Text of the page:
In early October, Elliott called on Samsung Electronics to separate into a holding company for ownership purposes and an operating company. It also suggested dual-listing the operating company on the US exchange Nasdaq and paying shareholders a special dividend of $27 billion.
In response to the proposals, Samsung had said it would share its overall direction with the market in November.
As the speculations on the split grew, Samsung said in its regulatory filing at 6 p.m. on Monday, “Samsung Electronics has reviewed diverse methods to improve shareholders’ value in the mid-to-long term. We will announce the relevant matters on Tuesday morning.”
Industry watchers said that Samsung Electronics may decide partially in favor of Elliott’s proposals in order to strengthen its Vice Chairman Lee Jae-yong’s succession.
“Samsung is expected to unveil a reasonable direction in a shift in corporate governance, although the detailed time frame may not be disclosed,” said Lee Sang-heon, an analyst at HI Investment & Securities.
“A split of Samsung Electronics may be visualized in the first half of next year on the pretext of Elliott’s proposal, and foreign investors will positively respond to it,” Lee added.
A split into holding and operating companies would allow the heir apparent Lee, who currently holds a 0.59 percent stake of Samsung Electronics, to strengthen his grip on the world’s largest smartphone maker.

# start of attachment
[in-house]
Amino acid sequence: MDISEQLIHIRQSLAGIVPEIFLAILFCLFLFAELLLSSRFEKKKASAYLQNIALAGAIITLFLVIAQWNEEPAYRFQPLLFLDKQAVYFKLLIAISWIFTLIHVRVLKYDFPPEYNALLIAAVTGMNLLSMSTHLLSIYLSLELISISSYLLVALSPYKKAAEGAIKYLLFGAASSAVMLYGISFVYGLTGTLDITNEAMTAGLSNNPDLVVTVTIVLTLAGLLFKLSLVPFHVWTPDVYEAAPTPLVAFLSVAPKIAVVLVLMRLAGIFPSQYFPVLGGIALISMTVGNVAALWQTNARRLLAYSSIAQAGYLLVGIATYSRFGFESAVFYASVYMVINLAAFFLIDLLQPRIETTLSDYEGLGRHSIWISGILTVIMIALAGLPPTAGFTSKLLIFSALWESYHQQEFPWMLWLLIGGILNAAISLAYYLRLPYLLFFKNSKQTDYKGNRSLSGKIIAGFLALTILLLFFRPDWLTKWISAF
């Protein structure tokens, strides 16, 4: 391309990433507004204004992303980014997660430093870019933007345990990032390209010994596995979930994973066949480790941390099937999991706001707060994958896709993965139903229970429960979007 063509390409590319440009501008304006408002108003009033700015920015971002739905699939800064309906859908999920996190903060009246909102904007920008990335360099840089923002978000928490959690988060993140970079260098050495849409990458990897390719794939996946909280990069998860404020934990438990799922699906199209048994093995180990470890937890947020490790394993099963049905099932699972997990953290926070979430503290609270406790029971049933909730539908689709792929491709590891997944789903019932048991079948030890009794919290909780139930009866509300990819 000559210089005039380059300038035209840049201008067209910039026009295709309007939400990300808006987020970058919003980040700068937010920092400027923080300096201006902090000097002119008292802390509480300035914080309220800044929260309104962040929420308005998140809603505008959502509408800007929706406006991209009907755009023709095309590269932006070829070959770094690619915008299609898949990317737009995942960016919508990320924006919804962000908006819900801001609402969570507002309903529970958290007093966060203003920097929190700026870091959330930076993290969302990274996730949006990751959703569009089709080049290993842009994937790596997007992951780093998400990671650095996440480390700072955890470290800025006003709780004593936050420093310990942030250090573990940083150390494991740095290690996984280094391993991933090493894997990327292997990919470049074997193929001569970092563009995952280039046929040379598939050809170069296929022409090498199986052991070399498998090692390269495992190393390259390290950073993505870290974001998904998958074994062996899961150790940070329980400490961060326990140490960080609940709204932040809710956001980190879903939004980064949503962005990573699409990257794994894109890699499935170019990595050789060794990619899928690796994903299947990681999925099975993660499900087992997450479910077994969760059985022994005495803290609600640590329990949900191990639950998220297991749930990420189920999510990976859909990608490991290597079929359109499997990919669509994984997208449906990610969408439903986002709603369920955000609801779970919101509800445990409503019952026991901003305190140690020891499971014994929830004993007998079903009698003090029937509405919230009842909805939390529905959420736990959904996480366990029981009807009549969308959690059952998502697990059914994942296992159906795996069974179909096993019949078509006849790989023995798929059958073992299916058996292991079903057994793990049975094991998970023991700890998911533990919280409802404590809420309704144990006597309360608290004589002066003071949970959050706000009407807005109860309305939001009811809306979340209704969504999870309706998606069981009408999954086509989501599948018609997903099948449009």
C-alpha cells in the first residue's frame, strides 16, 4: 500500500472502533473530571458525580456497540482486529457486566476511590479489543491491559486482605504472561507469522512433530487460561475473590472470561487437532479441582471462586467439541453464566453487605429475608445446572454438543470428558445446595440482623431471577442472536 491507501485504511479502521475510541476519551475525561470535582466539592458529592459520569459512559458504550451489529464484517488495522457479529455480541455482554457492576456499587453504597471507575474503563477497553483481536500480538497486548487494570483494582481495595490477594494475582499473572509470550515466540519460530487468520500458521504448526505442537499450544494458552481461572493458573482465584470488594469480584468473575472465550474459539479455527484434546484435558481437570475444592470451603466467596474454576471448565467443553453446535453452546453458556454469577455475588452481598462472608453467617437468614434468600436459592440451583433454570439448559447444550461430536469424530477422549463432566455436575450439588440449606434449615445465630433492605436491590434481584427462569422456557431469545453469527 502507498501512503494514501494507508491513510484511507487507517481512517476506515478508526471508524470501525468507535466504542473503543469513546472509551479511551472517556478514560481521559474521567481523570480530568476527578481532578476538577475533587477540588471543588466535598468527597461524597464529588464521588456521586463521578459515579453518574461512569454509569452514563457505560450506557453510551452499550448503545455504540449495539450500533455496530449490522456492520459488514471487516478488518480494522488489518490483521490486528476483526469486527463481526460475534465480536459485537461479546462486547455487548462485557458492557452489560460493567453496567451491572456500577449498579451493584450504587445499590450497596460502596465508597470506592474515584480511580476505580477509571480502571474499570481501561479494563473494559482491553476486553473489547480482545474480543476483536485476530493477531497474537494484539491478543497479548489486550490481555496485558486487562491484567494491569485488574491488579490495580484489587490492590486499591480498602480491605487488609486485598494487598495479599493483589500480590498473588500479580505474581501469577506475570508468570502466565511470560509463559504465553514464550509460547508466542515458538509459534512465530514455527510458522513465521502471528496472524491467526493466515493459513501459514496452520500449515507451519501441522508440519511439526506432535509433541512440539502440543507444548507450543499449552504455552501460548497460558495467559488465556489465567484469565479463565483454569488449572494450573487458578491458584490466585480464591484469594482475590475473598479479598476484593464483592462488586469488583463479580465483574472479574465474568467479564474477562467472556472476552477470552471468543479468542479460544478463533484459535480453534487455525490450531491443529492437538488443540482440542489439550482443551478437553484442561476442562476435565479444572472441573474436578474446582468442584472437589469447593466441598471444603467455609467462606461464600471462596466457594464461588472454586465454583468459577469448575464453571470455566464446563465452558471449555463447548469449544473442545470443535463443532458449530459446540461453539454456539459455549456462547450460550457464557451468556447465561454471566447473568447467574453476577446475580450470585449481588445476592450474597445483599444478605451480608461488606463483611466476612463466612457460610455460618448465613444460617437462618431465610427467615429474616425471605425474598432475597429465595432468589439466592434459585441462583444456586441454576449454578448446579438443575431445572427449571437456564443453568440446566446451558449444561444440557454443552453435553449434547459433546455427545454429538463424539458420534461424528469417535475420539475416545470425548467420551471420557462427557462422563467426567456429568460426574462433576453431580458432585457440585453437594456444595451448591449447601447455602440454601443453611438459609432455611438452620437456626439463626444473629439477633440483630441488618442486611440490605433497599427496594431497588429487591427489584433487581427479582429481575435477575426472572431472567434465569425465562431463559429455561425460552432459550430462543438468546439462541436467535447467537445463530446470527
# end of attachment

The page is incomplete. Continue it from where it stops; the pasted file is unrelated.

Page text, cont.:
This would be possible as when a company is newly created after a split, the company’s treasury shares holders acquire voting rights. When using the voting rights, the Lee family’s 4.91 percent stake would rise to 17.1 percent.
Amid growing speculations on the split, Samsung C&T Corp., of which Lee holds the largest stake, was traded at 139,000 won ($118) on Monday, a 4.1 percent rise from the previous day.
In the letter Elliott had sent to Samsung, the US hedge fund had also called on the tech giant to split into two and merge its holding company with Samsung C&T.
Samsung, however, is likely to face challenges as the National Assembly, where opposition parties hold a majority, is becoming increasingly critical of the succession process in conglomerates.
Last week, Rep. Jeh Yoon-kyung of the main opposition Democratic Party of Korea tabled a bill that would make a company belonging to conglomerates dispose of its treasury stocks when it splits.
“The expansion of treasury stocks by subsidiaries of conglomerates including Samsung Electronics is part of expedient ways of succession rather than in favor of shareholders,” Jeh said.
By Shin Ji-hye (firstname.lastname@example.org)